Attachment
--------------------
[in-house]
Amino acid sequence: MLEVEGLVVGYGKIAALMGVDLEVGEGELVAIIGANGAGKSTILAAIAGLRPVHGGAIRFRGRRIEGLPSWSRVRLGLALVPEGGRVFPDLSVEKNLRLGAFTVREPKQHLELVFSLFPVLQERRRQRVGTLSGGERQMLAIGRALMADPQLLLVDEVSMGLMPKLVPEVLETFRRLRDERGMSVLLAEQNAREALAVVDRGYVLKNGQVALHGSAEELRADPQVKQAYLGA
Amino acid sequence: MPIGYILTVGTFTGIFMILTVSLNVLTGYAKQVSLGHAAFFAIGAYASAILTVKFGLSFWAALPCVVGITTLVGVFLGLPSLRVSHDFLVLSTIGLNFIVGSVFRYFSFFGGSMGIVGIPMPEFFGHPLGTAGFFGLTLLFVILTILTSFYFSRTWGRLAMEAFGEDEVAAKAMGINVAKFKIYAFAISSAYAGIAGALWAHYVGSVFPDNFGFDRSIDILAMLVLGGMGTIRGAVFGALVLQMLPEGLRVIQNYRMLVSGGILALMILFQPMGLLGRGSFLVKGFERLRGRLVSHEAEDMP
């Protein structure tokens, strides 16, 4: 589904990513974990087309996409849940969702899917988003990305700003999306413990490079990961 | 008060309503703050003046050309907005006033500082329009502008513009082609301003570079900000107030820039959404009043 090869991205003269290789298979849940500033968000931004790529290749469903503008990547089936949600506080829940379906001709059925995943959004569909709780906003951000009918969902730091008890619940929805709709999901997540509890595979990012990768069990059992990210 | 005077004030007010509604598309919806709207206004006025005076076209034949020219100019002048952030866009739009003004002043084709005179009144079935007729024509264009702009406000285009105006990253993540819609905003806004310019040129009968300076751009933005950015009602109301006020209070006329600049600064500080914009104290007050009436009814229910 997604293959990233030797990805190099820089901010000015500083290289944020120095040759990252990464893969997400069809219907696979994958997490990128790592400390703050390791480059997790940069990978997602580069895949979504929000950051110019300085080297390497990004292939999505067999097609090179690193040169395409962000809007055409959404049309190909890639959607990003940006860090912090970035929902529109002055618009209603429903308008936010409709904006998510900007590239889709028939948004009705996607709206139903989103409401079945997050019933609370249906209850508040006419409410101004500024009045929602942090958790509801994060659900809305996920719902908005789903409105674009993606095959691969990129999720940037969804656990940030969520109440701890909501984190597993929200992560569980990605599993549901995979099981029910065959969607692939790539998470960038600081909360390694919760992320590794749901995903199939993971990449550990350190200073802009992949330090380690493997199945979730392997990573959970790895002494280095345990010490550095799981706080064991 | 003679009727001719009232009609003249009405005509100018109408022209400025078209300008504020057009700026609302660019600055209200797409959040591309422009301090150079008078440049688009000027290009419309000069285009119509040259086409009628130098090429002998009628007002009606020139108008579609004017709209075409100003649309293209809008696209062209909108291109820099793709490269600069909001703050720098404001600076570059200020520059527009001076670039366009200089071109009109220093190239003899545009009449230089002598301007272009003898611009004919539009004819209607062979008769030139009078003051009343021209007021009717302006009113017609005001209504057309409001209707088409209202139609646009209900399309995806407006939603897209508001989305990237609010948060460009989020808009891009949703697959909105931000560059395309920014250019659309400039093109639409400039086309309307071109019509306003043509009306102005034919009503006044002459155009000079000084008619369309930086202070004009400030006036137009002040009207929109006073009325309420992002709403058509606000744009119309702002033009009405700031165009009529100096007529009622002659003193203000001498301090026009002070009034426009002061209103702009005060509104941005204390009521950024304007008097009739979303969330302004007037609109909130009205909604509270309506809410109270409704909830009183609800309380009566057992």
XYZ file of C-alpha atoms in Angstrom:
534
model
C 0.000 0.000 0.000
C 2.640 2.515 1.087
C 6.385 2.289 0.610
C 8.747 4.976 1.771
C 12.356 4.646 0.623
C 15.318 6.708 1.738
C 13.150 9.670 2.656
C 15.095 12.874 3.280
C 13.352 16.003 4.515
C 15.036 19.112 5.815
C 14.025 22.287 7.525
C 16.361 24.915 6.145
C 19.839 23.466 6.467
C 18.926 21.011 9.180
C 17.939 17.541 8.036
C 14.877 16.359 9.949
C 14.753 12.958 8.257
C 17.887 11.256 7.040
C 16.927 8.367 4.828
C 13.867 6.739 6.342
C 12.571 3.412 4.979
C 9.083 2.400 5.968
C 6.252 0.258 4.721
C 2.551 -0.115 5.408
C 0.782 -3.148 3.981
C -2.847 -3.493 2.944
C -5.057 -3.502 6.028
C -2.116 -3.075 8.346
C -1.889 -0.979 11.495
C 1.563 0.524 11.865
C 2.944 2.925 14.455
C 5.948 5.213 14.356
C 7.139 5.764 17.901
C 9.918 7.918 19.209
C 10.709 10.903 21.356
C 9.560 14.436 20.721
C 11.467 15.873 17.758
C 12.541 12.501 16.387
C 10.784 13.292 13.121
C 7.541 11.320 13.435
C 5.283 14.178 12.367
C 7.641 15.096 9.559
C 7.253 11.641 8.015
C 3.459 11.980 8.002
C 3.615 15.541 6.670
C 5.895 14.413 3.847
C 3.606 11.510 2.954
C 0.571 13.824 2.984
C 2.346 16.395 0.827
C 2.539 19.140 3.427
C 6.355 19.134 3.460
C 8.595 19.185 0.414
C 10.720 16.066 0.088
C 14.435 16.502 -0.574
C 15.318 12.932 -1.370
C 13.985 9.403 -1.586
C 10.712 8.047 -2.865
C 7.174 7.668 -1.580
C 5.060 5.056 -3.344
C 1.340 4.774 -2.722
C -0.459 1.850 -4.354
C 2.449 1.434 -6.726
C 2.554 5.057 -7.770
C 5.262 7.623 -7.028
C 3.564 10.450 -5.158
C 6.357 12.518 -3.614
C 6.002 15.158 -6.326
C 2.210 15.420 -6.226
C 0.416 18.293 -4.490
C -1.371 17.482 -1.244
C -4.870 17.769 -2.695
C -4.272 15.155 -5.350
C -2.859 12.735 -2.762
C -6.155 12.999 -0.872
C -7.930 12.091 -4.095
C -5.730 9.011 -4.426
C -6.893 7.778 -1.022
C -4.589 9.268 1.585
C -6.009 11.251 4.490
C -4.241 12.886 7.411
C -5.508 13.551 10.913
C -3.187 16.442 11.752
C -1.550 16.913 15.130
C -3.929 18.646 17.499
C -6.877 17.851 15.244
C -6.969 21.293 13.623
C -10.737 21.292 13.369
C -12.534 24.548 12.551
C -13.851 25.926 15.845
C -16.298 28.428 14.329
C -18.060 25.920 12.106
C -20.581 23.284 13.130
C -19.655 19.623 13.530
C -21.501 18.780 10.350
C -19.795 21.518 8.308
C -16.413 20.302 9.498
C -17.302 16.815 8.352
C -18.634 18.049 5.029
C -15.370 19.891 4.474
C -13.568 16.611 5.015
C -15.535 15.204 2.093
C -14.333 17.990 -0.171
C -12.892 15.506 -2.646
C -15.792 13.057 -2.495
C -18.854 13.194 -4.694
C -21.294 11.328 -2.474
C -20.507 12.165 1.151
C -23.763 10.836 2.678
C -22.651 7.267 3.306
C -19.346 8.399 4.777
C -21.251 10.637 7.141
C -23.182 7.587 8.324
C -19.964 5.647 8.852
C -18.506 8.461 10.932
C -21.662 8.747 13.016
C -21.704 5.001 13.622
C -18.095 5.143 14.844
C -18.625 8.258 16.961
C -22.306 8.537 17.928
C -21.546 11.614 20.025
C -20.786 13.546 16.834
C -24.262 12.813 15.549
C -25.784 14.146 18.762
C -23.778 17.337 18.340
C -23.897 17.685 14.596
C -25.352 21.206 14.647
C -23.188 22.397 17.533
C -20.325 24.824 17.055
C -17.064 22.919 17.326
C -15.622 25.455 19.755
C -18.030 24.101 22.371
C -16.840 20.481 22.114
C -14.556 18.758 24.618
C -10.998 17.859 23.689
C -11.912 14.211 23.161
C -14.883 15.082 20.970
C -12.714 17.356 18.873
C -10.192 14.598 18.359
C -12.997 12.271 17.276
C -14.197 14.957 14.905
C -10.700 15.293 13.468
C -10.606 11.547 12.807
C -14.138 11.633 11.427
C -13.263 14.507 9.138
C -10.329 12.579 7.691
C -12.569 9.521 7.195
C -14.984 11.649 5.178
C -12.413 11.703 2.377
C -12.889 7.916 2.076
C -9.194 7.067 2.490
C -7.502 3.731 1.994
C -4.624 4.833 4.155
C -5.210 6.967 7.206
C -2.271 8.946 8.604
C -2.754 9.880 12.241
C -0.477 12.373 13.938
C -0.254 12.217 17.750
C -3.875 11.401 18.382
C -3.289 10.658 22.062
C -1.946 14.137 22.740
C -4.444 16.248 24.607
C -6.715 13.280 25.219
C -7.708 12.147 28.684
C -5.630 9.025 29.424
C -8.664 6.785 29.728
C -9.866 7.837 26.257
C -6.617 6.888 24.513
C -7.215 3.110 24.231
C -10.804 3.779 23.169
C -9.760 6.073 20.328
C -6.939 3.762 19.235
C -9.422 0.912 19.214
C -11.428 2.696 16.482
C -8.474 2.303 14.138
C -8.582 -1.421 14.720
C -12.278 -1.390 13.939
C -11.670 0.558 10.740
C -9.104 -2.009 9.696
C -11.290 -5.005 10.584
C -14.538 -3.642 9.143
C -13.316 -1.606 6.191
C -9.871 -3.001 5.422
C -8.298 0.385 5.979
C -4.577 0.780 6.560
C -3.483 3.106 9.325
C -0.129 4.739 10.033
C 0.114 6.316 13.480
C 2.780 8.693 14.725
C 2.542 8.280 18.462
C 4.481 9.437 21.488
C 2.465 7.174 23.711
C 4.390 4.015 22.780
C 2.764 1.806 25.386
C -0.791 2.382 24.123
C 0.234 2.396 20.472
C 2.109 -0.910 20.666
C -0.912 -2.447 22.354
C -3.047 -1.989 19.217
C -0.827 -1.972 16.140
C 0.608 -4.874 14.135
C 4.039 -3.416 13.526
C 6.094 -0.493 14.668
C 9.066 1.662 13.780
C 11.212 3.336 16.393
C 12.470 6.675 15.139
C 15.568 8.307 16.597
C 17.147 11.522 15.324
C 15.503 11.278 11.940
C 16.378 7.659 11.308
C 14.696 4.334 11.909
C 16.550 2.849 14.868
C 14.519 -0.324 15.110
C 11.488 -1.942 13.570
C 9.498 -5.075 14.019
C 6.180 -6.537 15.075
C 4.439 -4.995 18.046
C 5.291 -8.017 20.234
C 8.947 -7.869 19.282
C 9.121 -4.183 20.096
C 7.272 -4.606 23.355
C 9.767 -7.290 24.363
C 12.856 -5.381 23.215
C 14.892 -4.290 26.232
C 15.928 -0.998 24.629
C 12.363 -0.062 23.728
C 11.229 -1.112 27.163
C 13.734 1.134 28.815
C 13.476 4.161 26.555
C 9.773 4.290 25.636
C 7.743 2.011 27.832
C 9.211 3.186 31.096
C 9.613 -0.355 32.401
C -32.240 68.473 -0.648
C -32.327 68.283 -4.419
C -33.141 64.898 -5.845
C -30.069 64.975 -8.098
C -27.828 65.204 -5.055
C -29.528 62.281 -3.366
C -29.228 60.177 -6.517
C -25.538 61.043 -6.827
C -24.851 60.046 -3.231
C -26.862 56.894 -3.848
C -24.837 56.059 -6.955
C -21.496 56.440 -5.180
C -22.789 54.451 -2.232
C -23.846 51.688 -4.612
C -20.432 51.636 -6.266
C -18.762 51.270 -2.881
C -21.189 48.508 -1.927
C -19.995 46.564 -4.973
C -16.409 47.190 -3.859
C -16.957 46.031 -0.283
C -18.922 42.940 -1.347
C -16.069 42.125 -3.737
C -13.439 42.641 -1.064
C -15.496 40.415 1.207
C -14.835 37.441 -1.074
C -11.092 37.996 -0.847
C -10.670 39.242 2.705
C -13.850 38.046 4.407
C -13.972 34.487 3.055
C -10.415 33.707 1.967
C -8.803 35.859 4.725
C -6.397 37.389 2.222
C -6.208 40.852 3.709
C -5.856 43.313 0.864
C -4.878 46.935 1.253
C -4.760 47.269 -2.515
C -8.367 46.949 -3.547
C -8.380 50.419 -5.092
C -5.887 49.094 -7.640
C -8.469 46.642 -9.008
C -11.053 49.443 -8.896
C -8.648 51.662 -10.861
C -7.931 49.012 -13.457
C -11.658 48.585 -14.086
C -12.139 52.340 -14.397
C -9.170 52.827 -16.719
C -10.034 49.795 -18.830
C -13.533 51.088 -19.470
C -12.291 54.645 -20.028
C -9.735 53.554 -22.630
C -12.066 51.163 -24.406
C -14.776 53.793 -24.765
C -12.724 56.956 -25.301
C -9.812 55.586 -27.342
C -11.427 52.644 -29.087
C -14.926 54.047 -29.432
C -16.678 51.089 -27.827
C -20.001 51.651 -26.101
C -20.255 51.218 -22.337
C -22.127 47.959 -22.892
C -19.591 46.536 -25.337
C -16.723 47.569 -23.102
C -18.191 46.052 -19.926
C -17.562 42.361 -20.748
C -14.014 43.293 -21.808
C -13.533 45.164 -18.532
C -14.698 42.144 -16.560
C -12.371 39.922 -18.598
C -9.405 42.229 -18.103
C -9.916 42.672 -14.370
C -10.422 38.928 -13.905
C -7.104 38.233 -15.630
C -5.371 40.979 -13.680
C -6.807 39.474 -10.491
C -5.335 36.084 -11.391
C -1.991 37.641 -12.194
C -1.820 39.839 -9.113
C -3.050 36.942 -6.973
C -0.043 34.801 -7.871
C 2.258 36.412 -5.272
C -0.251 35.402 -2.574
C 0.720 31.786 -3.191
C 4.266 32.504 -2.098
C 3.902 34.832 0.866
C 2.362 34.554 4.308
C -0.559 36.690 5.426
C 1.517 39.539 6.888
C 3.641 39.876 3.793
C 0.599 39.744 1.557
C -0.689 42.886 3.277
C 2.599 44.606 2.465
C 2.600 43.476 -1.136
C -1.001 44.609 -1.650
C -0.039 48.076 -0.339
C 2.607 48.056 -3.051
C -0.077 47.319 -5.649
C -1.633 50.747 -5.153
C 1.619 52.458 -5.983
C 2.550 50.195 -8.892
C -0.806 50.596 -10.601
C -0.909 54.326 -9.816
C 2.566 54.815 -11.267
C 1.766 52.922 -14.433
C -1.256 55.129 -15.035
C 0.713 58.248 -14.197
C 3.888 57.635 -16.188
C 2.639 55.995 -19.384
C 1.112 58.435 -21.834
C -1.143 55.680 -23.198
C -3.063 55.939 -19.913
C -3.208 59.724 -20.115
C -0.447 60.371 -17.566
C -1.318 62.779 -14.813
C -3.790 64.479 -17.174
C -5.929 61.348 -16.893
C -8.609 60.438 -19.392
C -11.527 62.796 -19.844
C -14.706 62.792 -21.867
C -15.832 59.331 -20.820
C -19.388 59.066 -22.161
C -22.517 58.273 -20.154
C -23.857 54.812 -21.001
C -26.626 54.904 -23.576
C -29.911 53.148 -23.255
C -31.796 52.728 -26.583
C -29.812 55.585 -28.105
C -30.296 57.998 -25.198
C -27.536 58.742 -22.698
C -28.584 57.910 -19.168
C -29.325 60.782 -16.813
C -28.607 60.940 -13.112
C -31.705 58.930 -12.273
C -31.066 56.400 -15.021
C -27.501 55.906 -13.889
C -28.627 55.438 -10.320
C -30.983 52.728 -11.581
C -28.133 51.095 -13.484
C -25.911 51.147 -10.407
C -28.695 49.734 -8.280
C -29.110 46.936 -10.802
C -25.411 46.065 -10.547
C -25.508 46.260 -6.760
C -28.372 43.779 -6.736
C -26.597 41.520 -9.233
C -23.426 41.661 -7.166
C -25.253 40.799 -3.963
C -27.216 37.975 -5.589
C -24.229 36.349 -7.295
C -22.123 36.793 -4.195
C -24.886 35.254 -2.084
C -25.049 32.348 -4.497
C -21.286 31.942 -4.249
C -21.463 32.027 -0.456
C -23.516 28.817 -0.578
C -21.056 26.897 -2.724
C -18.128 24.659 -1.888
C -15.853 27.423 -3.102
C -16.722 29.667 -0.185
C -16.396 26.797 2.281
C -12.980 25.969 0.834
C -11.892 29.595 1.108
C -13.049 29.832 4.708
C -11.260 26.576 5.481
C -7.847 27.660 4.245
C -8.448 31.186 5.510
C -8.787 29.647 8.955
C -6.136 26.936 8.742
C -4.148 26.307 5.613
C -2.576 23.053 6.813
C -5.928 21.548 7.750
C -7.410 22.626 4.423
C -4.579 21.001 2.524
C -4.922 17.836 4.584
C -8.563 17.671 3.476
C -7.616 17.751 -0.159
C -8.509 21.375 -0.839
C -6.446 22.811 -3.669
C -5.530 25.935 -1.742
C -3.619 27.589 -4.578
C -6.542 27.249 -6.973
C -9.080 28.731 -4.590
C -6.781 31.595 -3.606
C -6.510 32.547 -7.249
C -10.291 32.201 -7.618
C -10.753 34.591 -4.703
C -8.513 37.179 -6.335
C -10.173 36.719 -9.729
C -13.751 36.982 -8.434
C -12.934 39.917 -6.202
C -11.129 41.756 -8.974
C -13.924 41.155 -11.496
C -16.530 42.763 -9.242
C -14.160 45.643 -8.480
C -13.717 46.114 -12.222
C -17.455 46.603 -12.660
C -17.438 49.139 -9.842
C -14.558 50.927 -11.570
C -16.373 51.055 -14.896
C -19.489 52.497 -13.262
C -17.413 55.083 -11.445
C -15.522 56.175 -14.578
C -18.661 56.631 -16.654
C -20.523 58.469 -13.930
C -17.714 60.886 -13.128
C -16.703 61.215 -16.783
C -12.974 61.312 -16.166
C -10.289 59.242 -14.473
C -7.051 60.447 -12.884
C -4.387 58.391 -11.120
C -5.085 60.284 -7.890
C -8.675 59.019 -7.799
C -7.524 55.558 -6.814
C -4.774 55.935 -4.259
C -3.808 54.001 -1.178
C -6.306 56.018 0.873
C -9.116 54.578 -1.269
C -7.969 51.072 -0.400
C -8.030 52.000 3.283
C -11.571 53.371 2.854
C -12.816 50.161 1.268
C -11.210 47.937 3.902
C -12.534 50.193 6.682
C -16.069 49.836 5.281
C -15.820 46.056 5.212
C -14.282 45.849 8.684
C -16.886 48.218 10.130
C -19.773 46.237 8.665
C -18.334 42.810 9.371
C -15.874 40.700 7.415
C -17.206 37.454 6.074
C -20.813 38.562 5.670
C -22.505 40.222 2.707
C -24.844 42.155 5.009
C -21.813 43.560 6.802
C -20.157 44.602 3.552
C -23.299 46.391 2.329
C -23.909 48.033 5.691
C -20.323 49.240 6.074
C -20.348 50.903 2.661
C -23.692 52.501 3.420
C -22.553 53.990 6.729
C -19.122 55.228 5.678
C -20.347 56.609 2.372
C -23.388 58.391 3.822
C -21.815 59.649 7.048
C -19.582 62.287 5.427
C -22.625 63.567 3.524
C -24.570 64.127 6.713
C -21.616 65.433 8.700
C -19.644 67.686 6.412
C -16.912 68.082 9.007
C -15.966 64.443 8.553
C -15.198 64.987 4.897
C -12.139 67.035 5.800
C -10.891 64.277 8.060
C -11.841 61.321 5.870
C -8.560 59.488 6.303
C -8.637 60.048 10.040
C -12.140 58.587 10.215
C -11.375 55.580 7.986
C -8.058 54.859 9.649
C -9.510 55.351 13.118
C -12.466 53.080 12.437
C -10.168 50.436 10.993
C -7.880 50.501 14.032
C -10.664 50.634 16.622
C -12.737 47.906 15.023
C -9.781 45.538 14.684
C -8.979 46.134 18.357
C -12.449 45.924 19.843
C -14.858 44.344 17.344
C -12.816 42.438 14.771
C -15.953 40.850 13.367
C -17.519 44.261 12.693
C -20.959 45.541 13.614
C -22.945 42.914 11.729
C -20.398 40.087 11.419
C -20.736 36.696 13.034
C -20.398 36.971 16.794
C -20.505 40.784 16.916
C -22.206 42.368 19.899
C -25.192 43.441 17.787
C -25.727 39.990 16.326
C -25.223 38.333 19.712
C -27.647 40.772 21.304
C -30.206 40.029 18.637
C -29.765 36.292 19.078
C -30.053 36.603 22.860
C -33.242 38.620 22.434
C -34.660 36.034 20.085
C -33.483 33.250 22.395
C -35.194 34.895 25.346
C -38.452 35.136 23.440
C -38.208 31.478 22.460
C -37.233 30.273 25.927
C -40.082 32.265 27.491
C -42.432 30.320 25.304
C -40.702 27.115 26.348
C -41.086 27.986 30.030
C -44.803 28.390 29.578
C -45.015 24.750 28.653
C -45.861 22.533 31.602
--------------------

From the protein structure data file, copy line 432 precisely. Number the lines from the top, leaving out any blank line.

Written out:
C -14.160 45.643 -8.480